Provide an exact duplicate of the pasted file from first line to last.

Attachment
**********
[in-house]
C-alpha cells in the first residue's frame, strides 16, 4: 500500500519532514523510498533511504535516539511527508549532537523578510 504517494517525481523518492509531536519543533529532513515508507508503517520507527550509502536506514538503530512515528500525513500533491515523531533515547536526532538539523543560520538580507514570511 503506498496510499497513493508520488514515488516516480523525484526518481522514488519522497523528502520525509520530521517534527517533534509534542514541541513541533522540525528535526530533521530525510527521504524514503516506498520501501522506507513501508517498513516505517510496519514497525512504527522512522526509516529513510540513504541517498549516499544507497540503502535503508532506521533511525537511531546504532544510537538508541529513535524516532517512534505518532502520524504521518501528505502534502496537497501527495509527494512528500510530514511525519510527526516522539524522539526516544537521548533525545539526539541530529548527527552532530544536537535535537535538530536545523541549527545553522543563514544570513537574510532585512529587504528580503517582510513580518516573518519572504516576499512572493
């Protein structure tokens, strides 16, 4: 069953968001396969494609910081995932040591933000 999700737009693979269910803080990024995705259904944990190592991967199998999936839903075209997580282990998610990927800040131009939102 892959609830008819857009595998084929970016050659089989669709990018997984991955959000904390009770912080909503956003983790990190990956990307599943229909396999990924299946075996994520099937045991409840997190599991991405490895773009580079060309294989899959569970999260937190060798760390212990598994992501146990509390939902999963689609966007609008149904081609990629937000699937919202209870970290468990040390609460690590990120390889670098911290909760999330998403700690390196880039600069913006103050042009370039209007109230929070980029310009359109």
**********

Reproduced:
[in-house]
C-alpha cells in the first residue's frame, strides 16, 4: 500500500519532514523510498533511504535516539511527508549532537523578510 504517494517525481523518492509531536519543533529532513515508507508503517520507527550509502536506514538503530512515528500525513500533491515523531533515547536526532538539523543560520538580507514570511 503506498496510499497513493508520488514515488516516480523525484526518481522514488519522497523528502520525509520530521517534527517533534509534542514541541513541533522540525528535526530533521530525510527521504524514503516506498520501501522506507513501508517498513516505517510496519514497525512504527522512522526509516529513510540513504541517498549516499544507497540503502535503508532506521533511525537511531546504532544510537538508541529513535524516532517512534505518532502520524504521518501528505502534502496537497501527495509527494512528500510530514511525519510527526516522539524522539526516544537521548533525545539526539541530529548527527552532530544536537535535537535538530536545523541549527545553522543563514544570513537574510532585512529587504528580503517582510513580518516573518519572504516576499512572493
């Protein structure tokens, strides 16, 4: 069953968001396969494609910081995932040591933000 999700737009693979269910803080990024995705259904944990190592991967199998999936839903075209997580282990998610990927800040131009939102 892959609830008819857009595998084929970016050659089989669709990018997984991955959000904390009770912080909503956003983790990190990956990307599943229909396999990924299946075996994520099937045991409840997190599991991405490895773009580079060309294989899959569970999260937190060798760390212990598994992501146990509390939902999963689609966007609008149904081609990629937000699937919202209870970290468990040390609460690590990120390889670098911290909760999330998403700690390196880039600069913006103050042009370039209007109230929070980029310009359109």